weeks without any effect and then discontinued. The wife became angry at the discontinuation. She would have sued if there had been a law requiring treatment. What is ethical in this case? Is it to treat the patient or to follow family demands or professional judgment?
Is there any connection between the question of whether rehabilitation is worthwhile and for everyone and its cost-effectiveness?
The issue of cost containment cannot be dealt with as long as effectiveness of therapies are not proved. The question of who can be treated cannot be solved without scientific evidence as to what treatments are effective with certain individuals.
A need exists for an international task force to develop guidelines for neuropsychological rehabilitation. The panel and audience agree that neuropsychological rehabilitation is worthwhile and should be given to those who need it, as stated in the WHO definition for rehabilitation and following ethical considerations. Furthermore, it is cost-effective for individuals and society when alternatives without it are considered.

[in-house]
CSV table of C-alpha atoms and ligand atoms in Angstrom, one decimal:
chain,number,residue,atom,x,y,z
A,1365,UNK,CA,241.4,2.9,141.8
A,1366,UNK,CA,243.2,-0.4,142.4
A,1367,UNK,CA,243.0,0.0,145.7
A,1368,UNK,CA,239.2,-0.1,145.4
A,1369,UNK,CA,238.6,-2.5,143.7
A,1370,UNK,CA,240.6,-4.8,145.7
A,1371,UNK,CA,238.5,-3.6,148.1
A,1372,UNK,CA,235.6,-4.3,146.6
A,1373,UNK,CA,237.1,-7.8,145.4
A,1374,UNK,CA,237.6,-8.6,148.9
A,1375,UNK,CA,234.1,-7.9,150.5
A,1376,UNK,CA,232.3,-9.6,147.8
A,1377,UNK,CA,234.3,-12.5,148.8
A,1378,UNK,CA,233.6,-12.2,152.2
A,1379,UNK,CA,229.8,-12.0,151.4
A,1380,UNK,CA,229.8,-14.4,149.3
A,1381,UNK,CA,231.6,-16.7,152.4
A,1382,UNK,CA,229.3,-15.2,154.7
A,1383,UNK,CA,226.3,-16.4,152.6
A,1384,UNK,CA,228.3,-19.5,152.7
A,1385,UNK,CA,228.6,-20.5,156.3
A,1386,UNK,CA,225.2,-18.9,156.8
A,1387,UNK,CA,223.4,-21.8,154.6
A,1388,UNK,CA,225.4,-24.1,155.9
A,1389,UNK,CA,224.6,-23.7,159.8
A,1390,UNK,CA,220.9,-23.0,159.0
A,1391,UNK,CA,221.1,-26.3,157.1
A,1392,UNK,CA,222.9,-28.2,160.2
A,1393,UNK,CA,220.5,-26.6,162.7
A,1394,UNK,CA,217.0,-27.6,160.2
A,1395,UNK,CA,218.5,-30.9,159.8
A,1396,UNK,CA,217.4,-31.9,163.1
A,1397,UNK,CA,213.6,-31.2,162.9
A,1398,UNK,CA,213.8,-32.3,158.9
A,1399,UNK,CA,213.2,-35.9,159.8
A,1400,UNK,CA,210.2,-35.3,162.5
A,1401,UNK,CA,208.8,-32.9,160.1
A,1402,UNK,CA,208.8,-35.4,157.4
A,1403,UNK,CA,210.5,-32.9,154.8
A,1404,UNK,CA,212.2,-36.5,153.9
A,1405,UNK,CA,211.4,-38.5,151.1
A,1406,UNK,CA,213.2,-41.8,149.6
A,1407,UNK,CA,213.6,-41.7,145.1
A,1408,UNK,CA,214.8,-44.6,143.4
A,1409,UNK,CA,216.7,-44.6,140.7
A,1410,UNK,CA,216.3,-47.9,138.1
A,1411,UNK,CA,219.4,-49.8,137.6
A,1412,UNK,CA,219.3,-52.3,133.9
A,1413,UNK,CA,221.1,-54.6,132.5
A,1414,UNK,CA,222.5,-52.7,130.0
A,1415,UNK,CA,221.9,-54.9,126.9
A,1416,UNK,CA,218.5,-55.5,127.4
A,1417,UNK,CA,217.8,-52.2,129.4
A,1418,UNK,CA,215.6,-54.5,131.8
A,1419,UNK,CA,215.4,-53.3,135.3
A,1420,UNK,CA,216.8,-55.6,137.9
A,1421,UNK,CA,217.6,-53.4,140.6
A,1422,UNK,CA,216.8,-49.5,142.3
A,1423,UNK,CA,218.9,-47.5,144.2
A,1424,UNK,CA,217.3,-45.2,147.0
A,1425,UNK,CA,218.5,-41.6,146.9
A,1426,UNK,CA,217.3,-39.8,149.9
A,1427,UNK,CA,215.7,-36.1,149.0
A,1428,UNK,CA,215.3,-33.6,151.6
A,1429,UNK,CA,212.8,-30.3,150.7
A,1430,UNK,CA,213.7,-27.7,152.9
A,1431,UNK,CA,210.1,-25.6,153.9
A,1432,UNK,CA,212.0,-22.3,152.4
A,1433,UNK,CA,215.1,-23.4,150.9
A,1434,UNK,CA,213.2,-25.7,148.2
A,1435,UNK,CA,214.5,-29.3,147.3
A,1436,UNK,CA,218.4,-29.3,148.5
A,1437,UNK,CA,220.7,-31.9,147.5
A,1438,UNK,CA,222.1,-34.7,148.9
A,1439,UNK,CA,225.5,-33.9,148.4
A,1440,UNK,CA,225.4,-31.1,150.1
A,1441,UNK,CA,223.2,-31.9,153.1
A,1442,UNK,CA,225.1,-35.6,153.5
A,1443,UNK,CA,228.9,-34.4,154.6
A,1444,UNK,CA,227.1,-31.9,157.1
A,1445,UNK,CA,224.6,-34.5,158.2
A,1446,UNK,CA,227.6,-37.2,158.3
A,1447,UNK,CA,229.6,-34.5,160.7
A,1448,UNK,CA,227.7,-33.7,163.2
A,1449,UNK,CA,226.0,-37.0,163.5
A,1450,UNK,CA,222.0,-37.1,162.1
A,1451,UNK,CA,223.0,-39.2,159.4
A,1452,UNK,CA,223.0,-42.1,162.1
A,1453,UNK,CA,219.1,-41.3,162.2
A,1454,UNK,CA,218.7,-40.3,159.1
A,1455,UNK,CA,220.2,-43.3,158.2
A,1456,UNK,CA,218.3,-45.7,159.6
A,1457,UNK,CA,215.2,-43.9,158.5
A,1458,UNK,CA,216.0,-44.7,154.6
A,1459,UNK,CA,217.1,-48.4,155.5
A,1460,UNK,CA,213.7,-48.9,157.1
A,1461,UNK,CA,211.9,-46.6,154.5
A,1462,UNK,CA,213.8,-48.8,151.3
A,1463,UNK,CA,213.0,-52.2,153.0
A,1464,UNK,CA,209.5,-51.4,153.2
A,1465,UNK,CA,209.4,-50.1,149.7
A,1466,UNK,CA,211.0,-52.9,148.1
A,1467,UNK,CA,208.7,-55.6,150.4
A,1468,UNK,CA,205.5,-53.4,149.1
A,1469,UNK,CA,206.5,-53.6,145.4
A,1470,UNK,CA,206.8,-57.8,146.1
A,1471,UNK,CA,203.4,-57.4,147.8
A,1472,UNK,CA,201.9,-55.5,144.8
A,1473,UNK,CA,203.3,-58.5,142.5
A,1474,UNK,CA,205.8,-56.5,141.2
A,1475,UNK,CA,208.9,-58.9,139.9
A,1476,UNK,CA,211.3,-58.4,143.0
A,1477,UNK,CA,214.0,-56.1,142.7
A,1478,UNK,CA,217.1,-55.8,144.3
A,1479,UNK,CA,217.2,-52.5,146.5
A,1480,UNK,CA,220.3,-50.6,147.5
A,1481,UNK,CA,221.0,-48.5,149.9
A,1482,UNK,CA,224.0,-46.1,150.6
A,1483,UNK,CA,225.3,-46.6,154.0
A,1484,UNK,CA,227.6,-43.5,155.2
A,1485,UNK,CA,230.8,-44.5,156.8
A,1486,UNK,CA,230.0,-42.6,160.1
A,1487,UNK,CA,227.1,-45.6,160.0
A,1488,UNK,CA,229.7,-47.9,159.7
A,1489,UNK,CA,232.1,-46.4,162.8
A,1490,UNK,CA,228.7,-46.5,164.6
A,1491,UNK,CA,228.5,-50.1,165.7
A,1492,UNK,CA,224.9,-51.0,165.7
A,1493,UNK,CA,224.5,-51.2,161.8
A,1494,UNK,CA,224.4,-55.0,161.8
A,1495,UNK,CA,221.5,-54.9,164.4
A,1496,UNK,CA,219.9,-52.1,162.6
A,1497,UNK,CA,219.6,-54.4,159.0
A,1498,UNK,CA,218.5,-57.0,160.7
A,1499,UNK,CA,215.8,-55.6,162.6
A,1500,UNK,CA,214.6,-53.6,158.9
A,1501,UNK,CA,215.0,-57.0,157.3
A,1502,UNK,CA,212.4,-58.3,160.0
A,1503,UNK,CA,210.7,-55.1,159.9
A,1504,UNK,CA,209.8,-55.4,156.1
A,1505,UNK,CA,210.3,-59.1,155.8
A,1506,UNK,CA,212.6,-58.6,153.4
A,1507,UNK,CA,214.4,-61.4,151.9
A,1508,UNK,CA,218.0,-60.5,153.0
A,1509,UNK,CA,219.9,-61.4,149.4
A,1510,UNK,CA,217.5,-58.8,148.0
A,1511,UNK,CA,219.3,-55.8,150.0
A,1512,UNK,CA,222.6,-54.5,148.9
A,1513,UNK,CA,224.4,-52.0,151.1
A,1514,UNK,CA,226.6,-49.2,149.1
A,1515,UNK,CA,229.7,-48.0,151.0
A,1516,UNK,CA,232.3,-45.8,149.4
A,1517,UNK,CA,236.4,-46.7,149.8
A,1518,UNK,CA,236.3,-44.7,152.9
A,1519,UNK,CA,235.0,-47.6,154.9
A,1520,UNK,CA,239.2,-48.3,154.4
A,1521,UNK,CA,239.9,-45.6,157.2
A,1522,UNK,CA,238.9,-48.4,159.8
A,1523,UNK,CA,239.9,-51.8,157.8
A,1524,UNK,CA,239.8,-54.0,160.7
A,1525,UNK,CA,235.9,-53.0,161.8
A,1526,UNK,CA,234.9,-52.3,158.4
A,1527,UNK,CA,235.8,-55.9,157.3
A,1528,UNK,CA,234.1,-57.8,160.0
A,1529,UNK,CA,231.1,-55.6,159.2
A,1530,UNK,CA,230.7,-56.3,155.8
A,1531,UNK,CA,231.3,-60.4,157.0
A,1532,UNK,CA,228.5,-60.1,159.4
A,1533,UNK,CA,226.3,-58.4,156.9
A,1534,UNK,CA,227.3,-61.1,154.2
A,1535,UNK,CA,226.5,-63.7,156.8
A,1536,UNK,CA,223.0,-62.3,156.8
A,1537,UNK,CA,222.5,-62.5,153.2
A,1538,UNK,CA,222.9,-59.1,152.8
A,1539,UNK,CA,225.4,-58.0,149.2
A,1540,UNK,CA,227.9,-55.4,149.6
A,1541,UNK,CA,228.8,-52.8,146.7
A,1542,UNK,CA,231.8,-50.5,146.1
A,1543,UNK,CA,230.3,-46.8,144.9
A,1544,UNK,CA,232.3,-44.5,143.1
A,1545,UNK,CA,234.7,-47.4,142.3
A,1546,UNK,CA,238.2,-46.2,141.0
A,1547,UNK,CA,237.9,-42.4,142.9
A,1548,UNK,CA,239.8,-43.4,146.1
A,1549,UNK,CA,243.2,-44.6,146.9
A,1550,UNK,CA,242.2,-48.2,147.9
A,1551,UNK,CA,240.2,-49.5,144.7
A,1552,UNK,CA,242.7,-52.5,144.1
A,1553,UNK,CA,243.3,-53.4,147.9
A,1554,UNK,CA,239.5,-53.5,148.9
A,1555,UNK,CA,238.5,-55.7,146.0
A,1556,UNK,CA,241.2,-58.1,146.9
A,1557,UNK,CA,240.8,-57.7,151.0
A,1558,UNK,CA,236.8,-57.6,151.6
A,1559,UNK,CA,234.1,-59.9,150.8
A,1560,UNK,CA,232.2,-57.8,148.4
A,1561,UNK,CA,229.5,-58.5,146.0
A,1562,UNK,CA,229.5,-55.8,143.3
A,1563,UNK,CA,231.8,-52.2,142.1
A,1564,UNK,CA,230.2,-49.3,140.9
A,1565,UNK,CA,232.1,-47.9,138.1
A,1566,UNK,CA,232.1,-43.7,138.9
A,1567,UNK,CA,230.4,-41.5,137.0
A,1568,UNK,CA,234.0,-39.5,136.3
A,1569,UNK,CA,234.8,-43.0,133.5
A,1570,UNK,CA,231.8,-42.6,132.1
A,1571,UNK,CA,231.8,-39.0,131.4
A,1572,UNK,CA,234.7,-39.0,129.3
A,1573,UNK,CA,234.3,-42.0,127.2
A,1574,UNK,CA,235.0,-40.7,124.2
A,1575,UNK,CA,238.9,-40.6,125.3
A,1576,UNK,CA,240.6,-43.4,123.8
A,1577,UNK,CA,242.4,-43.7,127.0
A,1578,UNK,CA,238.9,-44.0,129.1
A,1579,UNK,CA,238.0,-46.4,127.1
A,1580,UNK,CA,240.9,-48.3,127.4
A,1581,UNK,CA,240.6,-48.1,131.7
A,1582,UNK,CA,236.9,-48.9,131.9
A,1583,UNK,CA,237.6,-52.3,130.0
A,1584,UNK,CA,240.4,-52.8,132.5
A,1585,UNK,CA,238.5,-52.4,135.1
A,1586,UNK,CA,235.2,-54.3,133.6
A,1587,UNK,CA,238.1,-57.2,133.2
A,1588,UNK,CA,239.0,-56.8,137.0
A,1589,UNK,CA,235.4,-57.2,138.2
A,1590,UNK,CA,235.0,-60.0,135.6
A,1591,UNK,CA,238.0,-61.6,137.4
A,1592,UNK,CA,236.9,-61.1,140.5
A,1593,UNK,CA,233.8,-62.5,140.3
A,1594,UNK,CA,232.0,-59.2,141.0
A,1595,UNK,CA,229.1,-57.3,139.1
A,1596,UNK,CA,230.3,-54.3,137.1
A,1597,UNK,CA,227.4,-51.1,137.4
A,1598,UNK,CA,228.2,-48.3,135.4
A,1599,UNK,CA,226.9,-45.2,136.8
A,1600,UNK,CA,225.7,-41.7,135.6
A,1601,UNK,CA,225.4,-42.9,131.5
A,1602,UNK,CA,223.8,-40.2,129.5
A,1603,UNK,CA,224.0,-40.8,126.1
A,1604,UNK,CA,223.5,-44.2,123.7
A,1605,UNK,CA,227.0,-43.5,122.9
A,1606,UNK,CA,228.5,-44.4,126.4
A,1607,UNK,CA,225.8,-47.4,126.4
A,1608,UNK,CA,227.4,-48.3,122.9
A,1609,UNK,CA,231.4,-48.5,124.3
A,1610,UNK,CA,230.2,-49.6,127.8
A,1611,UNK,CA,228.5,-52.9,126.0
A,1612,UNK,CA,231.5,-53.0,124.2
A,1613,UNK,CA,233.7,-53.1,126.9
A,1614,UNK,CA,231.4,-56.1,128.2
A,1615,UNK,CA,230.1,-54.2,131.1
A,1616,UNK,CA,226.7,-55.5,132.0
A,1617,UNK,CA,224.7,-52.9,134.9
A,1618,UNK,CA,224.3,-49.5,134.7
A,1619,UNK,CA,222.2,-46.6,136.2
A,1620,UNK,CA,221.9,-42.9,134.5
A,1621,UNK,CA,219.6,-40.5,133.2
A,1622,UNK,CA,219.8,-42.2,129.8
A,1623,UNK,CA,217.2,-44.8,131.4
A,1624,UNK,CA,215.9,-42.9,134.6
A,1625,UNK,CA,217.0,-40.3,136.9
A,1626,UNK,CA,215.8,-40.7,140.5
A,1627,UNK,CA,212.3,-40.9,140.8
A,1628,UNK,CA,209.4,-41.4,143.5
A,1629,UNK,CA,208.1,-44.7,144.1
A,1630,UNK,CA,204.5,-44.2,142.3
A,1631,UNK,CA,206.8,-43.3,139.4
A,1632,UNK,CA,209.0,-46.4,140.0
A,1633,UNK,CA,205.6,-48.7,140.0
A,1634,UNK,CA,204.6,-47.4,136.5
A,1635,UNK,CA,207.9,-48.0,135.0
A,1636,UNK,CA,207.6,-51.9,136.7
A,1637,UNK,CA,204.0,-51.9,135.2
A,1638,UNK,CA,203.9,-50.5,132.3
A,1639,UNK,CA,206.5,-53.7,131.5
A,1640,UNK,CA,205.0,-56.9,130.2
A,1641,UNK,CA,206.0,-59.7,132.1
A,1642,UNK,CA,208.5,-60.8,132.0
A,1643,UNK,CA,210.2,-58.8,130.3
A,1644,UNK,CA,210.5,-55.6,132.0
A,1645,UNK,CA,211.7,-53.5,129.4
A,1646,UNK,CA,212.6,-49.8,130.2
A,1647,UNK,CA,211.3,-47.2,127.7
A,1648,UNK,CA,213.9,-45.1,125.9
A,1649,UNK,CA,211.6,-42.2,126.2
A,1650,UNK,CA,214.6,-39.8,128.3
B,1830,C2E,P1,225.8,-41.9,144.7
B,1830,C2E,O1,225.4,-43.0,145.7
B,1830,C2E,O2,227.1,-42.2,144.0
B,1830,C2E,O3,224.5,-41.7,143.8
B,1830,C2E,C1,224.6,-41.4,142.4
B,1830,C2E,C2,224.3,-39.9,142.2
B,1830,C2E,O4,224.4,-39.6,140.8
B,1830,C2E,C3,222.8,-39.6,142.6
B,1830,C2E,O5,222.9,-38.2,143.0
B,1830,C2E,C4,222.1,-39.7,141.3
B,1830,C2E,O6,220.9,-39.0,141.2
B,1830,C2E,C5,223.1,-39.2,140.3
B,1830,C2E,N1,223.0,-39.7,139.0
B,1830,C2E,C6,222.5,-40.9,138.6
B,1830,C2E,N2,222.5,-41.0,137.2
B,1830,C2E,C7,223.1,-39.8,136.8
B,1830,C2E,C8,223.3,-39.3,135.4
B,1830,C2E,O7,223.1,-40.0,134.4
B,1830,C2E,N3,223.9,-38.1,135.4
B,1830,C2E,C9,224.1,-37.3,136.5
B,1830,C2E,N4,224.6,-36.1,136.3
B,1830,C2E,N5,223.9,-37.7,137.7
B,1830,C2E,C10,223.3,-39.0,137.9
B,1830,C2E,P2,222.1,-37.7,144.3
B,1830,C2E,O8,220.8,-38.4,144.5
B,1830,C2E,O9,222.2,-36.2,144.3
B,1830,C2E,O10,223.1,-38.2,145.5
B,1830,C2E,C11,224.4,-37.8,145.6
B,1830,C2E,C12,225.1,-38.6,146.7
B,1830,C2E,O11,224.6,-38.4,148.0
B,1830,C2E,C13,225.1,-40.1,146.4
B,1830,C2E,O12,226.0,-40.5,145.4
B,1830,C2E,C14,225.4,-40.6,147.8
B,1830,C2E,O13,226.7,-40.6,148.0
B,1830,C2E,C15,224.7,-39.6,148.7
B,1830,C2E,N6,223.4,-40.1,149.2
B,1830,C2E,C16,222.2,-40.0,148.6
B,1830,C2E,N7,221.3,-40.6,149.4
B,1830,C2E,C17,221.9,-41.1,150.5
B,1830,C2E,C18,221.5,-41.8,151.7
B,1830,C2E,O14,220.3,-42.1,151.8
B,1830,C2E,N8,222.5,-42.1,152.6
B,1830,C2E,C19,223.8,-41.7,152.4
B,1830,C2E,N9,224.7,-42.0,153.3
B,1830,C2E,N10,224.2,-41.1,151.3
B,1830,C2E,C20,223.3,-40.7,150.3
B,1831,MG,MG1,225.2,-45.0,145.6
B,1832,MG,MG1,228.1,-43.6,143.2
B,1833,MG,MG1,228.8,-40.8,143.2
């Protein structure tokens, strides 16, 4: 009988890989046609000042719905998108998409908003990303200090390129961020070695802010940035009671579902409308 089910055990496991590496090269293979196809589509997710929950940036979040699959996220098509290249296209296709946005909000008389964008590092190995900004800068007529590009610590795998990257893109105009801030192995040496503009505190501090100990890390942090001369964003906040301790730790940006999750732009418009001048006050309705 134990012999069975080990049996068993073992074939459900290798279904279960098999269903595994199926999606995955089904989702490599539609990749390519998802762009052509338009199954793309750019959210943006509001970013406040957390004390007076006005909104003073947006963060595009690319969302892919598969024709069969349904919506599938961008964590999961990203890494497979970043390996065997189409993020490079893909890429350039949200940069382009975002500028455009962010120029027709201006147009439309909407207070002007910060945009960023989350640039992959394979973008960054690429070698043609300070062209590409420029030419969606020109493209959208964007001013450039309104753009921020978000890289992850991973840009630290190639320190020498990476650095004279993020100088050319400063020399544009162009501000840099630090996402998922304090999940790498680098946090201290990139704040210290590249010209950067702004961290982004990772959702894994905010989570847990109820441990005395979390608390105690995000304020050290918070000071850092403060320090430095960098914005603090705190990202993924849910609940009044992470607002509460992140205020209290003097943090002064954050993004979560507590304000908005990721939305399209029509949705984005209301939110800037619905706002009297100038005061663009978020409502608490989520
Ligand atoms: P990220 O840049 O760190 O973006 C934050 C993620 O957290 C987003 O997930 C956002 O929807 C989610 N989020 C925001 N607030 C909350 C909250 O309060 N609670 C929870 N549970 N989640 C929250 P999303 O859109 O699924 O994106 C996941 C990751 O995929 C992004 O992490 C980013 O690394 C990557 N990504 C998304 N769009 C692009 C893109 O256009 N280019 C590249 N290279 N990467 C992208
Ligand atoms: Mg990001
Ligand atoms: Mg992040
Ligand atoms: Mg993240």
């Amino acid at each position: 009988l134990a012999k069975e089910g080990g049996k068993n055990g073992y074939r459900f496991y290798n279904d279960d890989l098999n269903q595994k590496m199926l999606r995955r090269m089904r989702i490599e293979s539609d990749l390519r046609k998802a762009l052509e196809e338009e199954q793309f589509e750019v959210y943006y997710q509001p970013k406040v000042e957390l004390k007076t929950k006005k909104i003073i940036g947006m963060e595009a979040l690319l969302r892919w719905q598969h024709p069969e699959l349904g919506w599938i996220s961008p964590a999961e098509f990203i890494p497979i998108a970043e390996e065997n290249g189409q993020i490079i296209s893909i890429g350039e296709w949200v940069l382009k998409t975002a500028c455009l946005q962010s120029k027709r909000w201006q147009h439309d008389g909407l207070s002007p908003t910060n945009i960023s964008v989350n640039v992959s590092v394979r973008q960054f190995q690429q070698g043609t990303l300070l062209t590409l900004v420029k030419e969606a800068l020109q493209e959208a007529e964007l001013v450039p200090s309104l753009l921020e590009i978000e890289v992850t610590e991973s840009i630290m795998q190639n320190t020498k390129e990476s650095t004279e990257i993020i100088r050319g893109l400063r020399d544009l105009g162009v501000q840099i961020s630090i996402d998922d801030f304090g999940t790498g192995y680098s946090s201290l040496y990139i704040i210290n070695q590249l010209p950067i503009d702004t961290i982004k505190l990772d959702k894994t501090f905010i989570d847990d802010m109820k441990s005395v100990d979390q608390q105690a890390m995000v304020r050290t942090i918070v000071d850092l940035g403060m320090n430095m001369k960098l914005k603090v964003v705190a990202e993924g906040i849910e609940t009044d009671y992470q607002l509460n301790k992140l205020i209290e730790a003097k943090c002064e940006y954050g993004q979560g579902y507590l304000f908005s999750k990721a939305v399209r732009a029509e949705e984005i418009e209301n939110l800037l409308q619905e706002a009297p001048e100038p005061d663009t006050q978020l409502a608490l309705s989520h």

Other factors in rehabilitation noted during the discussion include an increasing need to assist patients in becoming more aware of their circumstances without taking away hope so they can deal realistically with their individual situations and recover. To do this requires trained specialists with a high level of knowledge and experience. It also requires an interactive, two-way process between patients and specialists.
World Health Organization ( 1987). Optimum care of disabled people. "Report of a WHO meeting", Turku, Finland.